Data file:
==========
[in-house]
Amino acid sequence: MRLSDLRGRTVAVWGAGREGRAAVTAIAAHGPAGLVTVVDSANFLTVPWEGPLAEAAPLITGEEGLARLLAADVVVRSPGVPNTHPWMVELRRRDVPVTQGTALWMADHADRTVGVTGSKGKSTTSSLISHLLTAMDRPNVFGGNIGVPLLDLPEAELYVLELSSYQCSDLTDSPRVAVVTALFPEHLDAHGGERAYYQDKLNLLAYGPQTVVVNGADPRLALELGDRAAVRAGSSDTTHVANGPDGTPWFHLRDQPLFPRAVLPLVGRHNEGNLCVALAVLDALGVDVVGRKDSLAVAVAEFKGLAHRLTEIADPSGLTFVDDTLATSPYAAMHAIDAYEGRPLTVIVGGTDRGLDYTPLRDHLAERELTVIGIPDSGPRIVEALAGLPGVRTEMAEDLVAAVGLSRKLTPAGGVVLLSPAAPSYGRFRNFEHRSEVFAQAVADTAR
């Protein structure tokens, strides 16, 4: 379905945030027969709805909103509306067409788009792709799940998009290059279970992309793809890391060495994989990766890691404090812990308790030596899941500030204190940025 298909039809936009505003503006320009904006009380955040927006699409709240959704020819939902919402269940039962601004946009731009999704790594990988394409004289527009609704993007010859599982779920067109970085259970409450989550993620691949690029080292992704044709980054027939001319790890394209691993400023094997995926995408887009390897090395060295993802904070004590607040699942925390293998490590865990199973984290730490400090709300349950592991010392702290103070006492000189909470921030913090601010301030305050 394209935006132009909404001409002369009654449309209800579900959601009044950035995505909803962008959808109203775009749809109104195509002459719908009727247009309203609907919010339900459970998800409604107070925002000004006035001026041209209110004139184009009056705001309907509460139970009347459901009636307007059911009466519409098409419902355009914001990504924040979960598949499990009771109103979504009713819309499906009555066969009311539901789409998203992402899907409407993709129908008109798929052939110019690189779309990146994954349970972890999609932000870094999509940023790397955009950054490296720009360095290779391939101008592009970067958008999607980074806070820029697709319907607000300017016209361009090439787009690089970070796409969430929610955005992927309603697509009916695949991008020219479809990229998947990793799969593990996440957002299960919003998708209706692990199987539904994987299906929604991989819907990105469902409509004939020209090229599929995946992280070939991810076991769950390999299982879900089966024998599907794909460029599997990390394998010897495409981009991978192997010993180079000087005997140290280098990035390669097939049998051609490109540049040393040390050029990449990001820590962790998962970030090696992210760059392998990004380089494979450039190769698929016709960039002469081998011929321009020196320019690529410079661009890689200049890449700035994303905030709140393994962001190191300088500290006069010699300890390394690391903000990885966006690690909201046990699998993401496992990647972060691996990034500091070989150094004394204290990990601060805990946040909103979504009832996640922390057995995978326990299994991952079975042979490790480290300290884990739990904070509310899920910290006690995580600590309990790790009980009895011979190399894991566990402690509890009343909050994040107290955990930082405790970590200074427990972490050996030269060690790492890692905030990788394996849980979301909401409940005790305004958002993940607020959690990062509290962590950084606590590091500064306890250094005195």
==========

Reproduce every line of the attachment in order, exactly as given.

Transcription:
[in-house]
Amino acid sequence: MRLSDLRGRTVAVWGAGREGRAAVTAIAAHGPAGLVTVVDSANFLTVPWEGPLAEAAPLITGEEGLARLLAADVVVRSPGVPNTHPWMVELRRRDVPVTQGTALWMADHADRTVGVTGSKGKSTTSSLISHLLTAMDRPNVFGGNIGVPLLDLPEAELYVLELSSYQCSDLTDSPRVAVVTALFPEHLDAHGGERAYYQDKLNLLAYGPQTVVVNGADPRLALELGDRAAVRAGSSDTTHVANGPDGTPWFHLRDQPLFPRAVLPLVGRHNEGNLCVALAVLDALGVDVVGRKDSLAVAVAEFKGLAHRLTEIADPSGLTFVDDTLATSPYAAMHAIDAYEGRPLTVIVGGTDRGLDYTPLRDHLAERELTVIGIPDSGPRIVEALAGLPGVRTEMAEDLVAAVGLSRKLTPAGGVVLLSPAAPSYGRFRNFEHRSEVFAQAVADTAR
């Protein structure tokens, strides 16, 4: 379905945030027969709805909103509306067409788009792709799940998009290059279970992309793809890391060495994989990766890691404090812990308790030596899941500030204190940025 298909039809936009505003503006320009904006009380955040927006699409709240959704020819939902919402269940039962601004946009731009999704790594990988394409004289527009609704993007010859599982779920067109970085259970409450989550993620691949690029080292992704044709980054027939001319790890394209691993400023094997995926995408887009390897090395060295993802904070004590607040699942925390293998490590865990199973984290730490400090709300349950592991010392702290103070006492000189909470921030913090601010301030305050 394209935006132009909404001409002369009654449309209800579900959601009044950035995505909803962008959808109203775009749809109104195509002459719908009727247009309203609907919010339900459970998800409604107070925002000004006035001026041209209110004139184009009056705001309907509460139970009347459901009636307007059911009466519409098409419902355009914001990504924040979960598949499990009771109103979504009713819309499906009555066969009311539901789409998203992402899907409407993709129908008109798929052939110019690189779309990146994954349970972890999609932000870094999509940023790397955009950054490296720009360095290779391939101008592009970067958008999607980074806070820029697709319907607000300017016209361009090439787009690089970070796409969430929610955005992927309603697509009916695949991008020219479809990229998947990793799969593990996440957002299960919003998708209706692990199987539904994987299906929604991989819907990105469902409509004939020209090229599929995946992280070939991810076991769950390999299982879900089966024998599907794909460029599997990390394998010897495409981009991978192997010993180079000087005997140290280098990035390669097939049998051609490109540049040393040390050029990449990001820590962790998962970030090696992210760059392998990004380089494979450039190769698929016709960039002469081998011929321009020196320019690529410079661009890689200049890449700035994303905030709140393994962001190191300088500290006069010699300890390394690391903000990885966006690690909201046990699998993401496992990647972060691996990034500091070989150094004394204290990990601060805990946040909103979504009832996640922390057995995978326990299994991952079975042979490790480290300290884990739990904070509310899920910290006690995580600590309990790790009980009895011979190399894991566990402690509890009343909050994040107290955990930082405790970590200074427990972490050996030269060690790492890692905030990788394996849980979301909401409940005790305004958002993940607020959690990062509290962590950084606590590091500064306890250094005195």